Reflector vs. Apple TV

One of the really cool things about an iPad in the classroom is how you can mirror your iPad’s screen to any AirPlay-receiving device.  Like an Apple TV.  I use this functionality all of the time, basically using my iPad as a replacement for the notorious ‘smart’ board, particularly when using Explain Everything.  It’s very handy and means I can have my iPad sitting on the piano whilst I’m teaching and easily change slides, annotate things, move things around etc.

Apple TV is Apple’s preferred way of doing this, which is their little black box of goodness which you then plug into your widescreen TV by HDMI and go from there.  If you have a widescreen HDMI TV, then this is the simplest solution.  However, most schools are instead running some sort of fangled VGA projector+computer+monitor+speakers+amp, without an HDMI input or output in sight and projecting onto a 4:3 interactive whiteboard.

This results in the following problems:

  • you’ll need to buy a HDMI to VGA converter.  Kanex do the very cool little adaptor that does the trick, but the problem with this (so I’ve been told) is that it can’t cope with a really long VGA cable to the projector as isn’t powered.  Most schools have the VGA cable running up the wall and along the ceiling, adding a good 5 metres of cabling.  You can buy powered HDMI to VGA converters, but this adds another little box, another power lead and all sorts of other tangles.
  • screen ratio issues.  The Apple TV assumes you are going to a 16:9 output, so it just adds black bars to the left and right of the image when mirroring the 4:3 iPad.  When you are projecting to a 4:3 screen, this results in either a weirdly stretched image or a rather small image.
  • you’ll need to switch between displays.  If you’re already running a smartboard computer, the teacher will have to switch displays on the projector to the Apple TV input.  Not difficult, but still a bit of a bother.

Enter Reflector (formerly Reflection).  It’s a Mac (and PC) app that turns your computer into an AirPlay receiver. It’s only $15 and you can buy multiple licences slightly cheaper.  All you have to do is start the app running, and then you can mirror your iPad to your Mac’s display.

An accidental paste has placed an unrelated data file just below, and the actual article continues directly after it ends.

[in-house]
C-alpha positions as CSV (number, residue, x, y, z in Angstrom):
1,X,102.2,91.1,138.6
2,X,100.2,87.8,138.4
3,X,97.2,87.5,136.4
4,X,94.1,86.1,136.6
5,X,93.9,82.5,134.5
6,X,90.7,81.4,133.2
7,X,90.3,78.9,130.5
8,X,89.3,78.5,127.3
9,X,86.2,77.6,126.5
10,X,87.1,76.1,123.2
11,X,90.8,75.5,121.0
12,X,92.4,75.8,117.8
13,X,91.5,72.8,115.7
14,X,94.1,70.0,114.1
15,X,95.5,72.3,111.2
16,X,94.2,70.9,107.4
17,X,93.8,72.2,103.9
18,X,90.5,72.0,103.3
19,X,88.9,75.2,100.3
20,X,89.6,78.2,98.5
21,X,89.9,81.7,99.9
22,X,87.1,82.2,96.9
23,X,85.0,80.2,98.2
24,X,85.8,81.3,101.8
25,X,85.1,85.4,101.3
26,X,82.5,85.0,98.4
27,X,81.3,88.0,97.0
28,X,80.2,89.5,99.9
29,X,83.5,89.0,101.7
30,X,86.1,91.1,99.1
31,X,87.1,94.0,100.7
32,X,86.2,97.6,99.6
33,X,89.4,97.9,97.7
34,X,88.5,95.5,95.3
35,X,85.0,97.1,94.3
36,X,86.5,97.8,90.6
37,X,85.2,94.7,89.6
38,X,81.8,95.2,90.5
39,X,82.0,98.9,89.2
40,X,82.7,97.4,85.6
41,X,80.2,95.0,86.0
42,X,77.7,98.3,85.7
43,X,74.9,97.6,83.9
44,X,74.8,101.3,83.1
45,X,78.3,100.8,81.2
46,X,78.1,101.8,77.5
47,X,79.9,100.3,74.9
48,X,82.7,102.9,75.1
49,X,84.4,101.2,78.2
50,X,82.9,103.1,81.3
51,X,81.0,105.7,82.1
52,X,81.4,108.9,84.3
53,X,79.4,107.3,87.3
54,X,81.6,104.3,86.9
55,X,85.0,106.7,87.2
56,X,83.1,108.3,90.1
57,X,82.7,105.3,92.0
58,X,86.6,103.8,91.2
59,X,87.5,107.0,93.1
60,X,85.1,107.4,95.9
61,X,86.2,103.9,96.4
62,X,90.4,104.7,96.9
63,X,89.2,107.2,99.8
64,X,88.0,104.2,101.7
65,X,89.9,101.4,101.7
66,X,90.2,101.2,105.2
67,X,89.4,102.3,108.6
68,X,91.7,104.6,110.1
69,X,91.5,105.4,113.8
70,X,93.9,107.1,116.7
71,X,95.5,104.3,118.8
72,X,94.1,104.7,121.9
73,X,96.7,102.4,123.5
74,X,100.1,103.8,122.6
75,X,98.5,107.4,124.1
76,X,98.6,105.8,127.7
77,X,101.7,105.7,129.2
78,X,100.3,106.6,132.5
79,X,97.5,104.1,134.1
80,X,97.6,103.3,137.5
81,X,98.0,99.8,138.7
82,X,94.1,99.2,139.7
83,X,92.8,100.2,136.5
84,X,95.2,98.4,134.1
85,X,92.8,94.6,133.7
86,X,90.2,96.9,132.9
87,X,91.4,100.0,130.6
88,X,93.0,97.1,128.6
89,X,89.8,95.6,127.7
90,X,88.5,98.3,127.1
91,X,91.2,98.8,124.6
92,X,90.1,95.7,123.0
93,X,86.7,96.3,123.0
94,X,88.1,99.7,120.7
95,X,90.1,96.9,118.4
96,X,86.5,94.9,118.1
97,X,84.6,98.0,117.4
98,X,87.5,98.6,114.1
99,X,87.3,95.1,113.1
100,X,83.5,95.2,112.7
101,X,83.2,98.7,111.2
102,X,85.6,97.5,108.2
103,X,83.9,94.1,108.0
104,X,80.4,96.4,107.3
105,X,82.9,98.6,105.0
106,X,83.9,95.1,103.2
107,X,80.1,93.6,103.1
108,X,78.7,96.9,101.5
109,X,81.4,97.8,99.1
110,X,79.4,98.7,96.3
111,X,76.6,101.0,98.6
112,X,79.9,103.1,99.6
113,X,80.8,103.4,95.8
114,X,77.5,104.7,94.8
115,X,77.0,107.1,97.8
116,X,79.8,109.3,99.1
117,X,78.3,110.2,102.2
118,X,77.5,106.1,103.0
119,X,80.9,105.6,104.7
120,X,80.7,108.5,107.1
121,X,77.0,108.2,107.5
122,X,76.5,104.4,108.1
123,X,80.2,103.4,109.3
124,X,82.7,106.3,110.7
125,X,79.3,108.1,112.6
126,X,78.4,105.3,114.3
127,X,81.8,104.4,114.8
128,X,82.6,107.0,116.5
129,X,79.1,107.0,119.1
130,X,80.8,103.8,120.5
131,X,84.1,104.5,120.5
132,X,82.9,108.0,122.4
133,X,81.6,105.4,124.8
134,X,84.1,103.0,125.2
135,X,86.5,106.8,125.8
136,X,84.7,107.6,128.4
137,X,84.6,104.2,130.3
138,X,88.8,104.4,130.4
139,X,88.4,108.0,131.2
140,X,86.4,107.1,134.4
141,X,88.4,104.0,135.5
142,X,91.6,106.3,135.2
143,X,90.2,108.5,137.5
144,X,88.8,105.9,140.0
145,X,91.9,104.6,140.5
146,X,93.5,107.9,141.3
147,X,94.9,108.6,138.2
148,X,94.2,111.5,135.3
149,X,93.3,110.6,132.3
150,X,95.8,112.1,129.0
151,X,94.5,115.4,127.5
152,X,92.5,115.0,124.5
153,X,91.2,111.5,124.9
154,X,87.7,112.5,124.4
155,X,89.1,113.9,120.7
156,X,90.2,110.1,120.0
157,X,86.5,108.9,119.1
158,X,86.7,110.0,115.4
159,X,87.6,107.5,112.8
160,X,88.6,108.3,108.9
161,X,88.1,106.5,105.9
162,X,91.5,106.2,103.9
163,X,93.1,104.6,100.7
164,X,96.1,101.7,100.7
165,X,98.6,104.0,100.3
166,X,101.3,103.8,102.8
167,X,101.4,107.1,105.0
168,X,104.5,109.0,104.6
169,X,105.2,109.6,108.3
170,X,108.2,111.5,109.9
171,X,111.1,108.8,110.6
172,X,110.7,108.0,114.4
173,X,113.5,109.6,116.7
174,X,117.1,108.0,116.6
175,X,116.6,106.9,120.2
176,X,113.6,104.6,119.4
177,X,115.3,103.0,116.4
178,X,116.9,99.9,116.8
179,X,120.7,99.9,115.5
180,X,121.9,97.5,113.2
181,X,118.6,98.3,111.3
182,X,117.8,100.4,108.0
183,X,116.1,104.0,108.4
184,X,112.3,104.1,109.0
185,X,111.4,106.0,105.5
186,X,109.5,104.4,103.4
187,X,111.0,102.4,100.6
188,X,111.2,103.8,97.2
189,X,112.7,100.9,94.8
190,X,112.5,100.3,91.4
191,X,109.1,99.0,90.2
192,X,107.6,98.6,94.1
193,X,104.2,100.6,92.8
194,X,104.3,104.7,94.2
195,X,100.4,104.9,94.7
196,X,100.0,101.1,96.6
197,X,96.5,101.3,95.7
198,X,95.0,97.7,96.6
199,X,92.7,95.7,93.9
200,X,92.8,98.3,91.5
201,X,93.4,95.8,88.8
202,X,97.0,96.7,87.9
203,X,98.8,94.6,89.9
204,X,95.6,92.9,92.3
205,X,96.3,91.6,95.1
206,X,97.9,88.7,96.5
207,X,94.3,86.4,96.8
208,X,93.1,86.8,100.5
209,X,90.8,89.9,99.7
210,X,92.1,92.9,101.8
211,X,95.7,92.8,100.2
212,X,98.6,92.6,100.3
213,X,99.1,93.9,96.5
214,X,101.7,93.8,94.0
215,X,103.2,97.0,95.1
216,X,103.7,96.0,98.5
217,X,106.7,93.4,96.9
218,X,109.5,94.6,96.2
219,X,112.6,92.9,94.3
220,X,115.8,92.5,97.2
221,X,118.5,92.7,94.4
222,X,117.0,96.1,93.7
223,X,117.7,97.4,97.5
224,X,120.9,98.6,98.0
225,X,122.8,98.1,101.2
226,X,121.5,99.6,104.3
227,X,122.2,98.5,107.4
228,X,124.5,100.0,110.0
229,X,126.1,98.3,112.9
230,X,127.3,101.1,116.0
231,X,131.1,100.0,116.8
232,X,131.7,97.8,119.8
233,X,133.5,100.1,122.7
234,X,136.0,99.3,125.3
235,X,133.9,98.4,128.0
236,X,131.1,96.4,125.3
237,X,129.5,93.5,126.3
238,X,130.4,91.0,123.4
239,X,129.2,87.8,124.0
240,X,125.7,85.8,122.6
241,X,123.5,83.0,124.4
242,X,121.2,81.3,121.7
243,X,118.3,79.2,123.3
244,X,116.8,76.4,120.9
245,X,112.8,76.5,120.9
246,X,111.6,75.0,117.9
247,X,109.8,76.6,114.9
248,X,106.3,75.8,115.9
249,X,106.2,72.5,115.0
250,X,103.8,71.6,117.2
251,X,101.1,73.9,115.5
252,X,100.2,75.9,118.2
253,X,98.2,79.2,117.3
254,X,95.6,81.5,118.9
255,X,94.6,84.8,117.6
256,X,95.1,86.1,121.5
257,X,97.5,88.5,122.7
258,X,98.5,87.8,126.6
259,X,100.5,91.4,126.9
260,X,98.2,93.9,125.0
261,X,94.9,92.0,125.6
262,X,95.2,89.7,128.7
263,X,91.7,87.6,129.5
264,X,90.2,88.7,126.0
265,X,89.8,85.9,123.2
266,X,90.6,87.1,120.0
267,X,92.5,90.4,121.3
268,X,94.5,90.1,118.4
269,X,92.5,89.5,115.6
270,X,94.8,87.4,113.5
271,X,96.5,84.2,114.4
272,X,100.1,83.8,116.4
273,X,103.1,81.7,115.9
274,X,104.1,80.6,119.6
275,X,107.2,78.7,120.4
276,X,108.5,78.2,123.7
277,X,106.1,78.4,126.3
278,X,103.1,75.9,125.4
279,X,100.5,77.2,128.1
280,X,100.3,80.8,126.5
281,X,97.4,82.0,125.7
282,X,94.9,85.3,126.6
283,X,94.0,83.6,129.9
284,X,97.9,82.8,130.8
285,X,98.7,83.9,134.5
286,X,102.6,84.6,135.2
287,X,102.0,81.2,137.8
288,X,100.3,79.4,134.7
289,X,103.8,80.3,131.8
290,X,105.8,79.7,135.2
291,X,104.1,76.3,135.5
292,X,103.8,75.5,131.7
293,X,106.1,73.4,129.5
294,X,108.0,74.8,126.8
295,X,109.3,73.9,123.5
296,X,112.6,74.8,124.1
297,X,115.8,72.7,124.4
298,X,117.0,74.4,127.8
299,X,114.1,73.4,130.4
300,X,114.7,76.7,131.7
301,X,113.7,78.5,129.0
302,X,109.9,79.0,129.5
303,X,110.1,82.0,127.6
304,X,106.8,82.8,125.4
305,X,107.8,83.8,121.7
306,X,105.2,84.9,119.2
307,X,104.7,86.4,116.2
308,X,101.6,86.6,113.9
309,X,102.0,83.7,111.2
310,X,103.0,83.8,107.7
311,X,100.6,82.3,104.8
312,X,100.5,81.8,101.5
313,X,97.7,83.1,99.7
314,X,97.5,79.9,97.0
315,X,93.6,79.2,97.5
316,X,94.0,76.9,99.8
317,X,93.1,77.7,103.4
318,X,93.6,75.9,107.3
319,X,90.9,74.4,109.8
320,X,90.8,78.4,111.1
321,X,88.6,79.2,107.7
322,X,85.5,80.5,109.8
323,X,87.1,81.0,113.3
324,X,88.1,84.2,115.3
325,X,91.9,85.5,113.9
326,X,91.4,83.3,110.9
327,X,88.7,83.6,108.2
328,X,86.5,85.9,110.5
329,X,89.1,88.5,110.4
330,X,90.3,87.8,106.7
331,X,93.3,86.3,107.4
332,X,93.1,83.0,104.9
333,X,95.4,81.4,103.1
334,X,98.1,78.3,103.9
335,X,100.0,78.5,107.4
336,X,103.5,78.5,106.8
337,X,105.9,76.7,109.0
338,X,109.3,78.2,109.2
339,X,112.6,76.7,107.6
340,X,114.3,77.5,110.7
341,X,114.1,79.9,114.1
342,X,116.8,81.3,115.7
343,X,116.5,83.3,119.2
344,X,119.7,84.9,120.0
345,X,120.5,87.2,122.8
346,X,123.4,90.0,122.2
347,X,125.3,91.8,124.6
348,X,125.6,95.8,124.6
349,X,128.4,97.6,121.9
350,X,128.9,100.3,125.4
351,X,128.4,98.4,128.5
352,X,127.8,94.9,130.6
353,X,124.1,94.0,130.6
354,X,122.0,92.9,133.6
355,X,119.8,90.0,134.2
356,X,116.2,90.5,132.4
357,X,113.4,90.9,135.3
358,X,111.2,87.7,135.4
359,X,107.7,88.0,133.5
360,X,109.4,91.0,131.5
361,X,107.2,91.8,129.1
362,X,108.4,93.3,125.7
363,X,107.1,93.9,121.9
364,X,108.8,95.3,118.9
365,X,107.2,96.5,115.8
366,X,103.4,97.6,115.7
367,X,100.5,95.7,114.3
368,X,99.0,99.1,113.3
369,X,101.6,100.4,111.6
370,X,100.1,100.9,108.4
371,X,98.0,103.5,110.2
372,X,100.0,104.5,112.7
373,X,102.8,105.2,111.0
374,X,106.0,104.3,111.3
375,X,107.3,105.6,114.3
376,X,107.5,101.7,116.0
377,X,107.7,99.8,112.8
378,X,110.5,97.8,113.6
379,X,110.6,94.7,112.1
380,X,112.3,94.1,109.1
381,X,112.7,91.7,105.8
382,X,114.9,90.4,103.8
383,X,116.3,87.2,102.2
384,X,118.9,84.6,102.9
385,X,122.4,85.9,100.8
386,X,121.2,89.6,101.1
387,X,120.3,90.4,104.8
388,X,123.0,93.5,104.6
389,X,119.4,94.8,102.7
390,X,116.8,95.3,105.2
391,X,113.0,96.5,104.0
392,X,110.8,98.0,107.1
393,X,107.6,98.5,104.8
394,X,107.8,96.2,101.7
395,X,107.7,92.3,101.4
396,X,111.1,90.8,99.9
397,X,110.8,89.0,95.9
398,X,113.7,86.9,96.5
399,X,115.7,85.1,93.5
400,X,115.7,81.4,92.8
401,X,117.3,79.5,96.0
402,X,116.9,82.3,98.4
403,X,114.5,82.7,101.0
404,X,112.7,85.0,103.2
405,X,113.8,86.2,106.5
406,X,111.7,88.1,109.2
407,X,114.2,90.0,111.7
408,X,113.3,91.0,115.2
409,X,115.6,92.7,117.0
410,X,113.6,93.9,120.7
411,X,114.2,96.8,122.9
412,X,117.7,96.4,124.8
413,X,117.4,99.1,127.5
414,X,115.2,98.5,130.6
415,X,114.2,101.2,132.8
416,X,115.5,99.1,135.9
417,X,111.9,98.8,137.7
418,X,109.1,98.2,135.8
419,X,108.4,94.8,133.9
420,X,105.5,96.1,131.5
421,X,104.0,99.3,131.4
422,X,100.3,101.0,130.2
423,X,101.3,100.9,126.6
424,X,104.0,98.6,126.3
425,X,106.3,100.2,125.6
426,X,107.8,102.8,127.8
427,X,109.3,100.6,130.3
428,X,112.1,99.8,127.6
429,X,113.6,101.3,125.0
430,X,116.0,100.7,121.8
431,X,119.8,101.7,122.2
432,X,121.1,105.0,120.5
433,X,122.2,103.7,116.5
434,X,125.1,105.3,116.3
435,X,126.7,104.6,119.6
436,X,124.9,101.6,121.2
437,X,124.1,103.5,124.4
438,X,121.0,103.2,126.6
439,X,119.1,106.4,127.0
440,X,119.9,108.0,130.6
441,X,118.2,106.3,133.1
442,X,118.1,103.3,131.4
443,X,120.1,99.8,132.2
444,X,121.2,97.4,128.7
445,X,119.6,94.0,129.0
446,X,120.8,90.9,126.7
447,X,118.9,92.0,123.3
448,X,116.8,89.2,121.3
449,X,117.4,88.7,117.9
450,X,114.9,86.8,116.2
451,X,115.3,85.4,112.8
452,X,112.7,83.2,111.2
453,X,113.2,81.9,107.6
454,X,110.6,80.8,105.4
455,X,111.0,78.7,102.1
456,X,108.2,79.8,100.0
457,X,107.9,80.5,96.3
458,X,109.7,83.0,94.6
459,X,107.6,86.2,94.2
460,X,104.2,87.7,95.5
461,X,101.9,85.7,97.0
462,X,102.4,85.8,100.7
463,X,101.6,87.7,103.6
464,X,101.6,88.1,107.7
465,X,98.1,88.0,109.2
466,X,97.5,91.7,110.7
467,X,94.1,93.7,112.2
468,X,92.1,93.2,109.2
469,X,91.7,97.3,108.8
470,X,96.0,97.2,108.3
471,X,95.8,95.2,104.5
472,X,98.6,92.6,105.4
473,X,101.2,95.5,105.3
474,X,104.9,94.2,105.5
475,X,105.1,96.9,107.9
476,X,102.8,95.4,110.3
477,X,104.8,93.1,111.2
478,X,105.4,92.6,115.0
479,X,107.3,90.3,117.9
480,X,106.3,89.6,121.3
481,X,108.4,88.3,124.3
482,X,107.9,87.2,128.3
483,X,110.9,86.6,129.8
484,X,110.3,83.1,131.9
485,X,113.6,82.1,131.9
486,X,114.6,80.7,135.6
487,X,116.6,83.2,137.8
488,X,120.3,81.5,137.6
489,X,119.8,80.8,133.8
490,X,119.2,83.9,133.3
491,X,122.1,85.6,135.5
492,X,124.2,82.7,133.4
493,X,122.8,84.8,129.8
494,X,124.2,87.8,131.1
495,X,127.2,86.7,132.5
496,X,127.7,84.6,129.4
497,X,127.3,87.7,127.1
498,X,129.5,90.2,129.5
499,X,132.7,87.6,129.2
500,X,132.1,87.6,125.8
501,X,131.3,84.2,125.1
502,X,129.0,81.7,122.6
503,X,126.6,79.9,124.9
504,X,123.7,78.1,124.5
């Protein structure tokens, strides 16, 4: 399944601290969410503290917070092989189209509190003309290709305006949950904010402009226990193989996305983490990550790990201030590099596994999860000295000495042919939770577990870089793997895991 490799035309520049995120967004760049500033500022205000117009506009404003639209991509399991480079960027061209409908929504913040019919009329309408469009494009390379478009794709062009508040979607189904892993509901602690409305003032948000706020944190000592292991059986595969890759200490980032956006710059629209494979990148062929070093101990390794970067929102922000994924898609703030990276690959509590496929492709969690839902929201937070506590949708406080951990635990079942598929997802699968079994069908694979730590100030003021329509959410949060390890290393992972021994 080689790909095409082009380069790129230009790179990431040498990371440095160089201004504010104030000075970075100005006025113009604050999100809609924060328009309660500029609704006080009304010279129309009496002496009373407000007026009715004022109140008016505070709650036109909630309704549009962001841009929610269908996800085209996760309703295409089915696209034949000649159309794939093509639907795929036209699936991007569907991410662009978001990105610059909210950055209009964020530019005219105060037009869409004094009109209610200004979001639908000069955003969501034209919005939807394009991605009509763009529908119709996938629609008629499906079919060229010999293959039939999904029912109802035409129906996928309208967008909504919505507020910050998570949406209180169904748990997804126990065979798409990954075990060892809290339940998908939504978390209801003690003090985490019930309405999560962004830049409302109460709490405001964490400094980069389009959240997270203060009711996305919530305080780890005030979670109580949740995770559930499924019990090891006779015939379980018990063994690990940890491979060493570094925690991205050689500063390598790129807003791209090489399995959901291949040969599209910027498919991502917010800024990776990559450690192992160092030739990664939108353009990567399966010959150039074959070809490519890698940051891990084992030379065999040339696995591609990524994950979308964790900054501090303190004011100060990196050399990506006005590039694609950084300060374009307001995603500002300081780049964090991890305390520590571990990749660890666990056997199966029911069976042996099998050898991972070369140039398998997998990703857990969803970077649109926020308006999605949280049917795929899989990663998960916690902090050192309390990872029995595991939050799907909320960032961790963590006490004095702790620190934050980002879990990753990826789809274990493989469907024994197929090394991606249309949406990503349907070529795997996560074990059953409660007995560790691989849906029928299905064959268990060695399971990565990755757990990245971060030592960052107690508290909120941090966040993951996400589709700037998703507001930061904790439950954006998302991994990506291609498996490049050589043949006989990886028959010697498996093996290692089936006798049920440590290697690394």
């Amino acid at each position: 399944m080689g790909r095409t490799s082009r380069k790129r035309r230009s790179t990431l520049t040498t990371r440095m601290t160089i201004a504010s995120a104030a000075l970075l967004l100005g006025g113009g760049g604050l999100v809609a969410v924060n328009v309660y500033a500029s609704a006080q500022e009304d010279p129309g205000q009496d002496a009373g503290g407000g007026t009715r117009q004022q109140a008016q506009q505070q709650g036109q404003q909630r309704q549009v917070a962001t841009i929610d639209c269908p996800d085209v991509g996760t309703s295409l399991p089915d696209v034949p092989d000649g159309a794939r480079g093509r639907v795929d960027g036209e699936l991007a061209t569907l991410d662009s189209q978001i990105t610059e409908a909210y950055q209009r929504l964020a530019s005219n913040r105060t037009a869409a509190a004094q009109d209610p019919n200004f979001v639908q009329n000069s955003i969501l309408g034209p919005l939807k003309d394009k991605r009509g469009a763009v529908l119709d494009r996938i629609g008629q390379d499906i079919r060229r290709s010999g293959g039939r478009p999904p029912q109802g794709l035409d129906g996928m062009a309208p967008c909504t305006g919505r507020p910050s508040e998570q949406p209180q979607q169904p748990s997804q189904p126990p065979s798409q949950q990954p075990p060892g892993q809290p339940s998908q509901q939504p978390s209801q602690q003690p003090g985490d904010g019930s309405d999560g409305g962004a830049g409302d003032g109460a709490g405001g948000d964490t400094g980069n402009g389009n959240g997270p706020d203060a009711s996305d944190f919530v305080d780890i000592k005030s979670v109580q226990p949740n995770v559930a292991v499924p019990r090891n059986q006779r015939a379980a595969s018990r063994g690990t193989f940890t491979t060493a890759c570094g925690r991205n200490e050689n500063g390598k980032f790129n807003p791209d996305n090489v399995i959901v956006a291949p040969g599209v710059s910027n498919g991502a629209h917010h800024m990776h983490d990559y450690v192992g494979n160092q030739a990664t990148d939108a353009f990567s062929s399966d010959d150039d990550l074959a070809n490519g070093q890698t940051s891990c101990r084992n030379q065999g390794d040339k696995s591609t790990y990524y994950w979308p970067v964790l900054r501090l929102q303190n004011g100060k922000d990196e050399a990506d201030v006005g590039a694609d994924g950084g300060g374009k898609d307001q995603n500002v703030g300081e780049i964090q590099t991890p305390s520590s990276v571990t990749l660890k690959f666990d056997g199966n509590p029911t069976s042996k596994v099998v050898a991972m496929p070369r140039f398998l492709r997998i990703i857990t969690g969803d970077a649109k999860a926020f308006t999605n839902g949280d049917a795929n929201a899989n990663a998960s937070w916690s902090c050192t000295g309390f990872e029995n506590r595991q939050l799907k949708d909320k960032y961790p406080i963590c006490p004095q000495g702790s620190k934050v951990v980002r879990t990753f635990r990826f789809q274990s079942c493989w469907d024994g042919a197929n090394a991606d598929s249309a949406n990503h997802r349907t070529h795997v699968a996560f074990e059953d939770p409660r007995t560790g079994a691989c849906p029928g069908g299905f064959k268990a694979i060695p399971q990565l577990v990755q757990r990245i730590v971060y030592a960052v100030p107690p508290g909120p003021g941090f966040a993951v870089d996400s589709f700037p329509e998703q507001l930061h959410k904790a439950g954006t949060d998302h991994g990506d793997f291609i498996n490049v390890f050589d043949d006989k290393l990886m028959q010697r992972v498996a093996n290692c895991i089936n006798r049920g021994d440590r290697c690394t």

The advantages are as follows:

  • true 4:3 mirroring.  If your computer is already running a 4:3 display, then the iPad mirroring will fill the whole screen.  Yay!
  • no display switching.  It just uses your existing screen and projector.
  • no extra wires or boxes.  Which is always good.
  • cheaper!  £10 vs £85 speaks for itself.

The only downside is that iPad Keynote slideshows don’t fill the screen.  This is because the Keynote app assumes it’s mirroring to a 16:9 Apple TV so adds it’s own black bars to the left and right of the image.  Swings and roundabouts I guess!

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Apple European Education Leadership Summit

It sounds a pretty impressive title, and it was a pretty impressive day! Epic location – St Pancras Renaissance Hotel – and usual Apple polish and detail. But it was a very useful and interesting day, with big and small session input, discussions with schools and even presentations from kids using iPads about their learning (very startling that one!)

Apple TV

I think the Apple TV was the secret star of the show, effortlessly allowing iPad screens to be mirrored to any projected surface or TV. This sets the iPad free to become a genuinely useful tool to teach from, share children’s work and all kinds of other things. Lots of interest in this. And it’s remarkably, remarkably cheap. I feel that the rip-off days of the ‘Interactive-if-you’re-lucky-whiteboard’ are numbered.

The ecosystem (the ‘glue’)

A guy called Abdul Chohan from a secondary academy called ‘ESSA’ in Bolton had an amazing story to tell. The school he worked at had something like 55% of pupils achieving 5 A*-C at GCSE. Not great. Something had to be done. So he bought an iPod touch for every student. That, plus lots of other changes, saw the now academy turned around and they now have 100% achieving at least 5 A*-Cs. It’s not magic but technology plays a huge part in it. They now have a purpose-build new campus with technology everywhere. It looks like a stunning place.

The really interesting part came though when he talked about the apple ecosystem (the ‘glue’ – mac/iPod/iPad). In a workshop, he showed us the wiki server that they use to deliver all their lessons. Pupils log on using their iPod touches and then download any resources required, such as ePub documents that can be viewed in iBooks anytime (no Internet connection required). I’ve used the wiki server at school for our ICT club but I never seriously thought of using it to replace a VLE…

Shoes-off Learning

There was also this guy called Stephen Heppell who talked about lots things he’d seen in technology over the world. One thing he mentioned was where classrooms were ‘shoes off’ (mainly in Scandinavian places) which hugely helped children’s learning and behaviour. Apparently it helps kids feel more like they’re at home and so are more relaxed and engaged. Worth a try sometime…?

He also talked about a thing Apple do called Challenged Based Learning. Worth a look too.

Anyway, that’ll do for now. Brain very buzzing!